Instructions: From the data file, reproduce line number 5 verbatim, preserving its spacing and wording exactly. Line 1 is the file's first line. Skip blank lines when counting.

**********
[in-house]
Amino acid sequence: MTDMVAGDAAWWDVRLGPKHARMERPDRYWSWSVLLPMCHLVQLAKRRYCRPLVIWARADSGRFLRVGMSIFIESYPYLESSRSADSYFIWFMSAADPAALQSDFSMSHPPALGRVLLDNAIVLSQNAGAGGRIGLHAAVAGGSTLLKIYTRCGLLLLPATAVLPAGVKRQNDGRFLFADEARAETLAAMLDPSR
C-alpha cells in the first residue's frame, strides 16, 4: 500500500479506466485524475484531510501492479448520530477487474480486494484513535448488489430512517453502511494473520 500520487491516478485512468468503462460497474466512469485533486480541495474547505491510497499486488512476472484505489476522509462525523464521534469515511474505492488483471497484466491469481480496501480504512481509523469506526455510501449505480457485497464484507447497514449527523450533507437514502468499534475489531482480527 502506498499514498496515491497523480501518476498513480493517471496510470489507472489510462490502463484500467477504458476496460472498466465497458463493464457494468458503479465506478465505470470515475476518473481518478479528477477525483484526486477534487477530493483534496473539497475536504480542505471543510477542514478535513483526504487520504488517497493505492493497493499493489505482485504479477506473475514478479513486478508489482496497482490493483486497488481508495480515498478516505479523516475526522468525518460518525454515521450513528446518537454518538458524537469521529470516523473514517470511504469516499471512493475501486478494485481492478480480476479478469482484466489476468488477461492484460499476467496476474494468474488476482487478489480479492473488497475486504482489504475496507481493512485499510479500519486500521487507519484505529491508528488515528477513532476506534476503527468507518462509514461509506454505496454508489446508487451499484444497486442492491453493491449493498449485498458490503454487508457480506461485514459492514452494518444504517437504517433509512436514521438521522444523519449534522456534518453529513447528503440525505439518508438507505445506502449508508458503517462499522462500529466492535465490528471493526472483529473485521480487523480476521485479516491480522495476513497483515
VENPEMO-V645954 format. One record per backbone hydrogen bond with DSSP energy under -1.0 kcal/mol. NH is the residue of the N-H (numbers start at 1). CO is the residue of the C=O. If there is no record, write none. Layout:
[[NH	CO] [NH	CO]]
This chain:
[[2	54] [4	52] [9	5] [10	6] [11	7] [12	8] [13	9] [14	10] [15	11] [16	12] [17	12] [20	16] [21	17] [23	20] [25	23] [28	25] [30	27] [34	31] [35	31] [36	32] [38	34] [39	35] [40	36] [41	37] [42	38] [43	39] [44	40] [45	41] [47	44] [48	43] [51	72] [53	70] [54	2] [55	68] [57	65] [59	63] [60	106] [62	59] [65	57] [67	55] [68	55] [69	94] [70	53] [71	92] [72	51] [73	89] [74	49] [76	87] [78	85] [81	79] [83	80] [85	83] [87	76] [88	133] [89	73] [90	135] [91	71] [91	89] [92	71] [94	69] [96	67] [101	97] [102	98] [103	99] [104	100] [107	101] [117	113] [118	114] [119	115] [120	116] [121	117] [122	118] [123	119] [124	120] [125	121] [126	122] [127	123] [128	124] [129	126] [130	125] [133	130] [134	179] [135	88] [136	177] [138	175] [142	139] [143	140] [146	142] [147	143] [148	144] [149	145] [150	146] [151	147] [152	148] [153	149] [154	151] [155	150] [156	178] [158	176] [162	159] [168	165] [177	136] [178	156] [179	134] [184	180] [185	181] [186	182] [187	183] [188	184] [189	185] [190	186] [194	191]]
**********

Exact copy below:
[[NH	CO] [NH	CO]]